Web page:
Council experts started discussing the proposals in meetings Monday afternoon and were expected to meet again Tuesday morning.

But it was unclear whether China and Russia — the North's closest allies — would support some of the tough measures, which also include international inspection of all cargo to and from North Korea to limit the proliferation of nuclear, chemical and biological weapons and to ban any material that could be used in the production of weapons of mass destruction.

Before the experts meeting, the ambassadors from the five veto-wielding council nations — the U.S., Britain, France, Russia and China — met with Oshima.

U.S. Ambassador John Bolton told reporters afterward that everybody agreed within 30 minutes that the council should condemn the action and respond quickly, saying "that's remarkable" to have such a unanimous decision.

But he wouldn't speculate when the council might act, noting that Japan and others already had other suggestions for the text.

"The fact is that in our half-hour, full council meeting this morning, there was no one who even came close to defending this test by North Korea," Bolton said.

The United States, France, Britain and Japan want the resolution under Chapter 7 of the U.N. Charter, which deals with threats to international peace, breaches of the peace and acts of aggression. It allows the council to authorize measures ranging from breaking diplomatic ties and imposing economic and military sanctions to taking military action to restore peace.

With U.S. forces strapped by the twin wars in Iraq and Afghanistan, the Bush administration repeatedly has said it has no plans to invade North Korea and discussion of military action was absent on Monday.

Neither Russia nor China would say whether they support a resolution that could pave the way for sanctions.

"I think we have to react firmly," China's U.N. Ambassador Wang Guangya said. "But also I believe that on the other hand the door to solve this issue from a diplomatic point of view is still open."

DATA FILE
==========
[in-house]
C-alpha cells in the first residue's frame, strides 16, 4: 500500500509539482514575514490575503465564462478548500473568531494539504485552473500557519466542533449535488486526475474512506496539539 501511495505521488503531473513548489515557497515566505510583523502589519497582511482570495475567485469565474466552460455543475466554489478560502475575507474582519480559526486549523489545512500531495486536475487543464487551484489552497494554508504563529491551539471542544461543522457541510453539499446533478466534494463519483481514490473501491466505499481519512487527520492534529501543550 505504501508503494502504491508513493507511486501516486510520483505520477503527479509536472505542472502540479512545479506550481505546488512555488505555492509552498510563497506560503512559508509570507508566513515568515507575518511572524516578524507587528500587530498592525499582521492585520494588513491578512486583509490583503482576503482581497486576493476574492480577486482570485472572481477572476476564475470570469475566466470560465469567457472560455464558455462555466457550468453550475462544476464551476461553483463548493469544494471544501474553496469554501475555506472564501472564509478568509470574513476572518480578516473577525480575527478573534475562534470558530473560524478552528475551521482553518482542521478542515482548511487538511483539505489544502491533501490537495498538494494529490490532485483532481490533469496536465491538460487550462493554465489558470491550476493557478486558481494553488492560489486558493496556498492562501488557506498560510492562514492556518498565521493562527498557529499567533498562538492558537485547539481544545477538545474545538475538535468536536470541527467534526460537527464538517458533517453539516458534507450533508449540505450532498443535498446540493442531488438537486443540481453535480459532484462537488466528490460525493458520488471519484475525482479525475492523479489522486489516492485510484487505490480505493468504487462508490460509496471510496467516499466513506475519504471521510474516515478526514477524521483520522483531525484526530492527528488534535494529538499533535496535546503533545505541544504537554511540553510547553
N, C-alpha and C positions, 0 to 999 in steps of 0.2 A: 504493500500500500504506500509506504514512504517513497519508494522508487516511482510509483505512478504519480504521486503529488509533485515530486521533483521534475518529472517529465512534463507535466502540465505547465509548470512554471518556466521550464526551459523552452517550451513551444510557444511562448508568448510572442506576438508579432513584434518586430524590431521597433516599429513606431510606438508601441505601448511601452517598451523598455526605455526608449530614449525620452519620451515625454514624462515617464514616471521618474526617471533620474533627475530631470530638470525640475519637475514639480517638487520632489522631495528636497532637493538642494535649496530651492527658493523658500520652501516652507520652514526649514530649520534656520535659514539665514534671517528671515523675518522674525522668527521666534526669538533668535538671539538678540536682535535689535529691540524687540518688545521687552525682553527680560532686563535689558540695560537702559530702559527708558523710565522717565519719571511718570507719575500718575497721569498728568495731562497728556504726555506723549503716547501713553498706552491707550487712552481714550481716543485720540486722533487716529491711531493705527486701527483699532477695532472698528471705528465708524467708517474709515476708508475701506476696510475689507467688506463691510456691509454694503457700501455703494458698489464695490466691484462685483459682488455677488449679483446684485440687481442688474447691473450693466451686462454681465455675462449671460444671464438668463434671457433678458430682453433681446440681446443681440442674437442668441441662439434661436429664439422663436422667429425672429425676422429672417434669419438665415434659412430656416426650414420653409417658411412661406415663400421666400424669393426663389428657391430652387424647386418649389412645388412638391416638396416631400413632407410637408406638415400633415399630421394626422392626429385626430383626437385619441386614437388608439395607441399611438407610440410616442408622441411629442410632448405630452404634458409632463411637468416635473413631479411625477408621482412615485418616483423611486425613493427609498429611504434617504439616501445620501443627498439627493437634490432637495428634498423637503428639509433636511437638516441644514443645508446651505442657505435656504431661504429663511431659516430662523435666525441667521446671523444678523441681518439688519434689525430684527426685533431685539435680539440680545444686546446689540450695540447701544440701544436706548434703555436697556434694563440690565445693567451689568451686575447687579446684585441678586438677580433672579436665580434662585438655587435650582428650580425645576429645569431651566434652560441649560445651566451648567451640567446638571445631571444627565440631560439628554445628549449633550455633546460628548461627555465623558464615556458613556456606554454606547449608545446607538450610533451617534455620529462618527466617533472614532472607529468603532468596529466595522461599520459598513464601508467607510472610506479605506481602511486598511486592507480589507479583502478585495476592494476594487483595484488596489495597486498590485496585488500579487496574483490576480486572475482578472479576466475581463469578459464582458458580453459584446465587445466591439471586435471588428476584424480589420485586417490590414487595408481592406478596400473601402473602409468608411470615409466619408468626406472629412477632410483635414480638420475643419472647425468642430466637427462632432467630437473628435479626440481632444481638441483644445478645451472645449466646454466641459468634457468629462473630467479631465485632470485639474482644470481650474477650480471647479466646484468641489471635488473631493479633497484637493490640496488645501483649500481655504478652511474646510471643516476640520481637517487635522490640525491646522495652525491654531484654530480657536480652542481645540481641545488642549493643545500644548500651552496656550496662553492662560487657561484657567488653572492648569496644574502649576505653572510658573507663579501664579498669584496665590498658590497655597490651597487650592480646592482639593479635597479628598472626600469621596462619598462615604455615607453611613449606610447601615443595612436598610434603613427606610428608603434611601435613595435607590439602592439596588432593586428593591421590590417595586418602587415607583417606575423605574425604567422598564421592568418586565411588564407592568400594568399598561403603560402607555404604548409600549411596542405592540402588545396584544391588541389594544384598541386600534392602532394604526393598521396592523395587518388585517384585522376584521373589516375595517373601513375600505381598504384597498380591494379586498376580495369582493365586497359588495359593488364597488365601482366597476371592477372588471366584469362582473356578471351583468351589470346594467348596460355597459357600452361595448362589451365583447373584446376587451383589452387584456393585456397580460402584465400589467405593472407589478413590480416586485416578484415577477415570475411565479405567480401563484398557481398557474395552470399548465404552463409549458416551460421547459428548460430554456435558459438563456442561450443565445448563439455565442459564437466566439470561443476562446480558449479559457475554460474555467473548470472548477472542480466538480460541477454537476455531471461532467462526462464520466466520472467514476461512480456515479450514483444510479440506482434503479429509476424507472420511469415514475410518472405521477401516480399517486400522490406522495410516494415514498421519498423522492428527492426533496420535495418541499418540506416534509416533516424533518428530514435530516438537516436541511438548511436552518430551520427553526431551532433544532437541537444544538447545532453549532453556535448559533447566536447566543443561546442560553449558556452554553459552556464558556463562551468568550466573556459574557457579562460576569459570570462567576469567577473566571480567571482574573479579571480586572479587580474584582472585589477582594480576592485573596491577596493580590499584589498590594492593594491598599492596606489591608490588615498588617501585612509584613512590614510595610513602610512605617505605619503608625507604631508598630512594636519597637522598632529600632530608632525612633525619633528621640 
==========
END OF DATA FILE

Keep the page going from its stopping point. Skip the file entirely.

Russia's U.N. Ambassador Vitaly Churkin said the North Koreans "will be facing a very serious attitude on the part of the Security Council and the entire international community," but he said the council needs to discuss whether that will include sanctions.

The reported test came one day after the ninth anniversary of reclusive North Korean leader Kim Jong Il's accession to power and a day before the 61st anniversary of the ruling North Korean Workers' Party.

AP Television News footage showed North Koreans going about their daily business and there were no signs of heightened alert by security forces in Pyongyang, hours after their government said it performed a nuclear weapons test.

People also laid flowers by a statue of Kim Il Sung, the current leader's father who died in 1994. Red flags of the party draped buildings and lampposts.

The test also coincided with the Security Council vote Monday to nominate South Korean Foreign Minister Ban Ki-moon to succeed Kofi Annan as the next U.N. secretary-general. The 192-nation General Assembly is expected to approve the recommendation later this month.

Ban said one of his priorities, if approved, would be to work to resolve the North Korean crisis.

North Korea remained defiant. Pak Gil Yon, the North's U.N. ambassador, said the Security Council should congratulate the Democratic People's Republic of Korea, known as the DPRK, instead of passing "useless" resolutions or statements.

"The nuclear test in the DPRK will greatly contribute in increasing the world deterrence of the DPRK" and will contribute "to the maintenance and guarantee of peace and security in the peninsula and the region," he said.

The United States and its allies, and many of North Korea's neighbors, took the exact opposite view.

"This shows why we need actions and not just words about North Korea," Bolton told The Associated Press.

Although North Korea has long claimed it had the capability to produce a bomb, the test would be the first proof that it had done so.